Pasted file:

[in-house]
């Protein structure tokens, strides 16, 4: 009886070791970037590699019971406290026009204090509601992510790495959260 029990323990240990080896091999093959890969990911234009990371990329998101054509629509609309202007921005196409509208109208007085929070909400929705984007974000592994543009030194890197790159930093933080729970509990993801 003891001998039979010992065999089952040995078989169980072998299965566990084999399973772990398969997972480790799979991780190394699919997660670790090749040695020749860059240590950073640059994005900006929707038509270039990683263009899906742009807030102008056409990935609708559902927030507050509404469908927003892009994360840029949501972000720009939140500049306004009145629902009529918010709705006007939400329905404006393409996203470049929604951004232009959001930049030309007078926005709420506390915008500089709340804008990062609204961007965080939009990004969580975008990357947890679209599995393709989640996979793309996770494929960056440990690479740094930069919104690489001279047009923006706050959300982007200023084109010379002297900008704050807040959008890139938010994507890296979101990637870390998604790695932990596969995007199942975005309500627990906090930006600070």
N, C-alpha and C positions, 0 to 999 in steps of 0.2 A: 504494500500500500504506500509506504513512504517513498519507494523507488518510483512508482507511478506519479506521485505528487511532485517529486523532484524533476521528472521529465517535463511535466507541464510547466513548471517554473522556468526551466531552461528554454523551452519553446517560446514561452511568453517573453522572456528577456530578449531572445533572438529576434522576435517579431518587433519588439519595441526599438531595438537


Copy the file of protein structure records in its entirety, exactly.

[in-house]
């Protein structure tokens, strides 16, 4: 009886070791970037590699019971406290026009204090509601992510790495959260 029990323990240990080896091999093959890969990911234009990371990329998101054509629509609309202007921005196409509208109208007085929070909400929705984007974000592994543009030194890197790159930093933080729970509990993801 003891001998039979010992065999089952040995078989169980072998299965566990084999399973772990398969997972480790799979991780190394699919997660670790090749040695020749860059240590950073640059994005900006929707038509270039990683263009899906742009807030102008056409990935609708559902927030507050509404469908927003892009994360840029949501972000720009939140500049306004009145629902009529918010709705006007939400329905404006393409996203470049929604951004232009959001930049030309007078926005709420506390915008500089709340804008990062609204961007965080939009990004969580975008990357947890679209599995393709989640996979793309996770494929960056440990690479740094930069919104690489001279047009923006706050959300982007200023084109010379002297900008704050807040959008890139938010994507890296979101990637870390998604790695932990596969995007199942975005309500627990906090930006600070």
N, C-alpha and C positions, 0 to 999 in steps of 0.2 A: 504494500500500500504506500509506504513512504517513498519507494523507488518510483512508482507511478506519479506521485505528487511532485517529486523532484524533476521528472521529465517535463511535466507541464510547466513548471517554473522556468526551466531552461528554454523551452519553446517560446514561452511568453517573453522572456528577456530578449531572445533572438529576434522576435517579431518587433519588439519595441526599438531595438537